Centuri Little Joe II

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Terrier

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I was digging thru some old boxes from my attic and came across a box of rocket stuff. I found mostly complete Centuri LJ II kit. It is missing a fin and 2 fin fairings and of course all of the reaction control nozzles. Where in the world can I get some of these or am I going to have to make them. Just won't be the same as the plastic parts. Any suggestions?
 

astronboy

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Ooohh... is that the 1/100 scale kit, or the BIG one?

Either way, it is a rare kit. Is it semi built, or still unbuilt. A semi built one just sold on ebay for a mint.
 

sandman

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If you really want to build it. Get some Aulumilite silicone and make a mold with their casting resin.

https://www.alumilite.com/default.cfm

The stuff is really easy to work with.

It won't be as light as the original vacuform parts but yer not going for altitube.

sandman
 

Terrier

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Well this is the 1/45 scale kit. It is built with parts missing. I really don't want to get rid of it. I do remember building this kit way back when, but I guess that I put it up during my many moves while in the Navy. What our attics hold for us! Just some of the plastic parts are missing, the parachutes and the escape rocket has been bent. I could replace it, but then it wont be original. It's not that bad in condition. It could actually fly. I don't ever remember that it has.
What you guys think?
 

Silverleaf

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Personally, I'd take the time to do what Sandman suggested, and alumilite what you need. Then spend the next few months slowly working on her, and get her back to flight readiness. Replace the shock cords with kevlar, etc, then put her under glass and forget about her.

This and the the Cineroc are IMHO the two classic must-have rockets of the Centuri line and if she were mine, she'd be decked out just for the drool factor.

Fantastic find there. 8)
 

astronboy

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I agree with Sandmand and Silverleaf,

It is yours.... if you want to build and fly it, you will probably need to need to reproduce all of plastic the parts using alumilite. This is actually not as hard as completing this complex rocket will be!

If the BT for the escape rocket is not totally destroyed, maybe you can insert a tube coupler inside the bent area to straighten it out. (I did this for my totally crunched original GOBLIN, it worked great!!) Then you will have the original tube!! If you need a longer piece than they offer, email them. They are very accomodating at Semroc and I am sure will help you if they can.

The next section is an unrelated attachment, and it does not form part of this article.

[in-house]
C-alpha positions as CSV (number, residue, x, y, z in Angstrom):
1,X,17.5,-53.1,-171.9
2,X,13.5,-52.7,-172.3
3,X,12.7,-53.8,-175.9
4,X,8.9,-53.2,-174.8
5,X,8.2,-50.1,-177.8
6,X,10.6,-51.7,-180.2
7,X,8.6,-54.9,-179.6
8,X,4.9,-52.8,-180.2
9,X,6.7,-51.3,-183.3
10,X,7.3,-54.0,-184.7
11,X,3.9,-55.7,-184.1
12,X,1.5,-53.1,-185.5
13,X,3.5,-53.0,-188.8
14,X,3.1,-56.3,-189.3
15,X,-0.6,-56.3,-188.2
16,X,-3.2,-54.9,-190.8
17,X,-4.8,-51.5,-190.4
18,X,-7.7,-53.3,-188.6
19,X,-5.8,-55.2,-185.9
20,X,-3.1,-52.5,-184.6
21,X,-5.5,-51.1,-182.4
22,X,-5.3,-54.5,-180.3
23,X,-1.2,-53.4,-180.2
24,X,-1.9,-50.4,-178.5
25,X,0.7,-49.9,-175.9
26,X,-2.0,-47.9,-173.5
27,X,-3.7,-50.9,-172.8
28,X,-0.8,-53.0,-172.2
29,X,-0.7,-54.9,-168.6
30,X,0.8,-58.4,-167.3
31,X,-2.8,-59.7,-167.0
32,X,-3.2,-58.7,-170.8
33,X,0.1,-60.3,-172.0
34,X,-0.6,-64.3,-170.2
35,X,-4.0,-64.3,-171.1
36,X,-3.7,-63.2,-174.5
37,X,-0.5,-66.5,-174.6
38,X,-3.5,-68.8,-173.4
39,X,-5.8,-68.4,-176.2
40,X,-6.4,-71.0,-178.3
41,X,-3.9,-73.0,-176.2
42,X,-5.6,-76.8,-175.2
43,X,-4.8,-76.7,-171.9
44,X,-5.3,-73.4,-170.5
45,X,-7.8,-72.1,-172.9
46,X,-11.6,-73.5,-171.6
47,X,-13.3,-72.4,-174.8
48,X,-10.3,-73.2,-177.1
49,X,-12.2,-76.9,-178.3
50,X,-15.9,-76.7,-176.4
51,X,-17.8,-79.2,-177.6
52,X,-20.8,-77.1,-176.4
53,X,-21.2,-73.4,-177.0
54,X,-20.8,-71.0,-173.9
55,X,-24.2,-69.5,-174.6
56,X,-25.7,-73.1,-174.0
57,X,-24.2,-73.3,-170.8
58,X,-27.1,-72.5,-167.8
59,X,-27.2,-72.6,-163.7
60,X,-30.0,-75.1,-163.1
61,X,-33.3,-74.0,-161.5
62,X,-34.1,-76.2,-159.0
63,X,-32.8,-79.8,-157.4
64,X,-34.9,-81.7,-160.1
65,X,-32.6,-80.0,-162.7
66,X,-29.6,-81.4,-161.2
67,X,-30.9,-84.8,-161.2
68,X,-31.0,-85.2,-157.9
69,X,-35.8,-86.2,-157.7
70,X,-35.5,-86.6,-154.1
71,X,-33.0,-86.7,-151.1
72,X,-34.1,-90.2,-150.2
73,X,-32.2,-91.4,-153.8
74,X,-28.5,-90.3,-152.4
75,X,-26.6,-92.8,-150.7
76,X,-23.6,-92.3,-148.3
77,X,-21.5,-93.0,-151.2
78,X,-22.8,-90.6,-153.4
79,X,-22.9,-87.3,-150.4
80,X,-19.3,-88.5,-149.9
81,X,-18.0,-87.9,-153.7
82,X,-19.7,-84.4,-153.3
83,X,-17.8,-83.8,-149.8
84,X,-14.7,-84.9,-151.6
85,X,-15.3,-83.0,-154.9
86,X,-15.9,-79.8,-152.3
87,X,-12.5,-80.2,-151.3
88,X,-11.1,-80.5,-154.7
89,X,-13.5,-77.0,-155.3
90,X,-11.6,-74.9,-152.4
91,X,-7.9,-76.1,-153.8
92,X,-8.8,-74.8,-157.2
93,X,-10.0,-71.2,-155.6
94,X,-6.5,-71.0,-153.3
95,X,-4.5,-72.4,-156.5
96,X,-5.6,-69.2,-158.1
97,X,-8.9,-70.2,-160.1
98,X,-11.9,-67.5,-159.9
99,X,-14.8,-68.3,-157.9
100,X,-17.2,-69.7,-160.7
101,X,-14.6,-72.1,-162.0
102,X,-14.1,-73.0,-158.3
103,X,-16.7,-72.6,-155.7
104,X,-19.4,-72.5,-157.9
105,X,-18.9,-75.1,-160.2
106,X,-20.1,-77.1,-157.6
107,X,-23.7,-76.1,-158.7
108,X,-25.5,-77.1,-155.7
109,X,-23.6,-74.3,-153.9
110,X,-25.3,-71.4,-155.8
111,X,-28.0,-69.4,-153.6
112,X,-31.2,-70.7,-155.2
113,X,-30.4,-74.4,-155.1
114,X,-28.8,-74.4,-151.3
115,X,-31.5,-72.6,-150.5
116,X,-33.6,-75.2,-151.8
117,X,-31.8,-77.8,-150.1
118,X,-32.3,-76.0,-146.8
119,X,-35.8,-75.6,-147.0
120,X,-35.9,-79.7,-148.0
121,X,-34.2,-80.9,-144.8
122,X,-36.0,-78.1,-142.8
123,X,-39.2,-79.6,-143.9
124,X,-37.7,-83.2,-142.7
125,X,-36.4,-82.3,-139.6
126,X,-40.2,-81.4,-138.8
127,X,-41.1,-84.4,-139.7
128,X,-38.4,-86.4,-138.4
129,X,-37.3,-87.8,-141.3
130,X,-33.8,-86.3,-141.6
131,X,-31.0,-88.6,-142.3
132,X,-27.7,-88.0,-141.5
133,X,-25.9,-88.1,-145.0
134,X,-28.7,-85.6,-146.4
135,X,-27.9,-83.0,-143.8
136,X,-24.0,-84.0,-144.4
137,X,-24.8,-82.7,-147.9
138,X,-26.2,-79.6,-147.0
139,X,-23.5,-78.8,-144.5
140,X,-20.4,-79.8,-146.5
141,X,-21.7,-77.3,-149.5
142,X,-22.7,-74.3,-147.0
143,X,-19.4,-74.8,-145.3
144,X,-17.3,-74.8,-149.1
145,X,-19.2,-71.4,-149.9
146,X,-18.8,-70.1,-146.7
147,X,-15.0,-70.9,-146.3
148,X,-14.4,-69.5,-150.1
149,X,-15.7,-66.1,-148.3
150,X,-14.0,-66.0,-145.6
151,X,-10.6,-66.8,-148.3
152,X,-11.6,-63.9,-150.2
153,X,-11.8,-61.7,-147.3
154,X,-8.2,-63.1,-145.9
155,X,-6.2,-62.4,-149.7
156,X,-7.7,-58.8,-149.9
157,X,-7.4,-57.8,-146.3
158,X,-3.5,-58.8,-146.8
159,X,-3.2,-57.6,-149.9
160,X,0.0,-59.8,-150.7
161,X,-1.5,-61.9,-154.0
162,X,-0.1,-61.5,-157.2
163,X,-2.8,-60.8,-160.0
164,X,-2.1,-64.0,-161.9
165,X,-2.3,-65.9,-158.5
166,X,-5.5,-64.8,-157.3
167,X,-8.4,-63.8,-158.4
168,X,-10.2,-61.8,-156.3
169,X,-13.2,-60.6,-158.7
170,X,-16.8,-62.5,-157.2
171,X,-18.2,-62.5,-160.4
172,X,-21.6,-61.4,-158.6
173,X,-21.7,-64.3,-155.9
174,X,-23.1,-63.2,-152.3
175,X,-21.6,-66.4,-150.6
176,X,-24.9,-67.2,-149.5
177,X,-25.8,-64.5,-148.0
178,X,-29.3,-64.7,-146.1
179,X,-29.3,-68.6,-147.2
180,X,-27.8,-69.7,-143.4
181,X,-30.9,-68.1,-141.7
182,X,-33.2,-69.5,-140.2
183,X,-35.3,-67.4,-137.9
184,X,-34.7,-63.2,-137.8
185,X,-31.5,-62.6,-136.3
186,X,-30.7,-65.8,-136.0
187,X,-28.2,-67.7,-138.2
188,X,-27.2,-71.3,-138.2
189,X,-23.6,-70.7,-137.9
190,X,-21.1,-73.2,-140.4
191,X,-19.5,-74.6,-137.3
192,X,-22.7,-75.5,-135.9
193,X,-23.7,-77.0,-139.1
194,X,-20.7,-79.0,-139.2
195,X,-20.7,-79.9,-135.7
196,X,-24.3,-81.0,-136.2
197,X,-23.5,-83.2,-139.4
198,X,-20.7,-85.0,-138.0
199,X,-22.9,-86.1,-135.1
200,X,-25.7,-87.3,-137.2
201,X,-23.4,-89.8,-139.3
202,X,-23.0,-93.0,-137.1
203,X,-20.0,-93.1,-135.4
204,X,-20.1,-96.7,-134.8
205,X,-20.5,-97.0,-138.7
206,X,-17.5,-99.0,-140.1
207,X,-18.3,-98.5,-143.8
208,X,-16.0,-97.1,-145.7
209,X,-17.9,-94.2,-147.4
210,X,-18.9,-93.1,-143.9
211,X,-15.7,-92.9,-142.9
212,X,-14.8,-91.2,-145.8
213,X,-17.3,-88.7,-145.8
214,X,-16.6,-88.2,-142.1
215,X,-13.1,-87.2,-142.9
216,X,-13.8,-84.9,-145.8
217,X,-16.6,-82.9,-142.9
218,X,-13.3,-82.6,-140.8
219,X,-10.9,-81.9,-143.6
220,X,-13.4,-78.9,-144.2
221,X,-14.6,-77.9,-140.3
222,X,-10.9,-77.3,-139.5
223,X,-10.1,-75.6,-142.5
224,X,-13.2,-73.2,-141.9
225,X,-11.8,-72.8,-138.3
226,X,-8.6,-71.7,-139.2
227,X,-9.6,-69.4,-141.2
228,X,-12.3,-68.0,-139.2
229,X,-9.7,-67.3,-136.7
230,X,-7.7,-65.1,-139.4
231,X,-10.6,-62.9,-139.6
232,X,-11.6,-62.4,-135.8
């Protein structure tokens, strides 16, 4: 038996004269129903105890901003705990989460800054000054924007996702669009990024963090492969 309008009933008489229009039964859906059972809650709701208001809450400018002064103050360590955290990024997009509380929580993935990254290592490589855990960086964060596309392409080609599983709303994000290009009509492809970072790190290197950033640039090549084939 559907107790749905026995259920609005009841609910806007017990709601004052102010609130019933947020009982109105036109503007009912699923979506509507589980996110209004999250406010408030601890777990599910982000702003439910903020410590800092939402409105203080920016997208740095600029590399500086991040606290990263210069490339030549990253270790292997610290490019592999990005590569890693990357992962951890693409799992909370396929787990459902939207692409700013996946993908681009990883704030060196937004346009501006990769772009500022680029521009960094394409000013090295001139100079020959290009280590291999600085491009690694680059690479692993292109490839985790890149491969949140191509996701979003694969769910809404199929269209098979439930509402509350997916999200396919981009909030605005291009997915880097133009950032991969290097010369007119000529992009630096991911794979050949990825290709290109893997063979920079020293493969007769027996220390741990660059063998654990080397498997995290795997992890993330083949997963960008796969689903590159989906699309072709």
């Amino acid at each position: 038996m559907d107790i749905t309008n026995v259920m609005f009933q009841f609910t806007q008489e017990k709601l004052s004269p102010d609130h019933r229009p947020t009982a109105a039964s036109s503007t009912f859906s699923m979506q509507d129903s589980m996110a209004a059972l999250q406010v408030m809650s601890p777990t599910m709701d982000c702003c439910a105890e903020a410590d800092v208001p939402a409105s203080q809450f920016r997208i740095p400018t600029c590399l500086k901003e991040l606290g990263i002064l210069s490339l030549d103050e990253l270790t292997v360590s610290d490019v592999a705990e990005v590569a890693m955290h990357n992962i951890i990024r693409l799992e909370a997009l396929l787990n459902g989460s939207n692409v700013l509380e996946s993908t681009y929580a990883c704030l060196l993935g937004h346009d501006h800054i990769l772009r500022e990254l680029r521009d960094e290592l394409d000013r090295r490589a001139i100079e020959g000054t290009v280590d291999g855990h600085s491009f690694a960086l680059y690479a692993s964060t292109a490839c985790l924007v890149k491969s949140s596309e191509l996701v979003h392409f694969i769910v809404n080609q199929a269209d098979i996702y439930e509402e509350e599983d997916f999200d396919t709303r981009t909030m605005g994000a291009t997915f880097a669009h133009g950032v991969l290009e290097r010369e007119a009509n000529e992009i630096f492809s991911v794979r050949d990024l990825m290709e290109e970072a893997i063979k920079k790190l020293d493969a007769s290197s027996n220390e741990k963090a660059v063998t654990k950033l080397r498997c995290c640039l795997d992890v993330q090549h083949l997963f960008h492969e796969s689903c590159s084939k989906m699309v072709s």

Here is a link to the Semroc page with Centuri sized parts:

https://www.semroc.com/Store/Scripts/ProdList.asp?idCategory=24

Oh wait.... one slim chance for finding the plastic parts.... Try posting a plea for the parts on the Yahoo 'Oldrockets' list.

https://groups.yahoo.com/group/OldRockets/

If you are very specific about what you need, and ask nicely, someone else may have these plastic pieces in their parts box... and maybe you can buy or trade them something for it.

Good luck!!

Fred
 

jflis

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I agree, go for it.

FOr one thing, it's a classic. When such rockets launch at club launches *everyone* stops what they are doing to watch. It can be a very satisfying feeling to fly such rockets.

*also*, personal preference here, I find that it is often *far* more satisfying to resurect a rocket than to build it in the first place. There's something about restoration that provides its own reward. I think you will be very excited and proud if you put the time needed to fully restore this model to flight condition.

jim
 

astronboy

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I agree wholheartedly about the joys restoration. When I returned to rocketry several years ago, many of my rockets had suffered from years in my Mom's attic. Re-building them, and then flying them has been a true joyful -re-capturing of my youth.
 

dtomko

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I second all the responses! Rockets were made to be flown. Toward the end of my youthful rocket days I built a bunch and never flew them. After they all got trashed and lost, I really regretted not seeing them fly. Now I feel like I'm making up for those days (all right, I admit I'm still chicken to fly my Estes Merc. Atlas!). One I actually did fly back then was the big Centuri Little Joe. And here's what a brilliant youth I was: since I was too nervous to try the cluster I made my own D engline mount by wrapping a lot of masking tape around a D engine. Well, the engine pretty much tore the whole thing apart. I salvaged the cracked capsule and a couple of fins, long since gone now.
I say clone the unique parts you have, so you can make another, recreate the parts that are lost, and fly it. Oh, but skip the masking tape engine mount!
Drew Tomko
 
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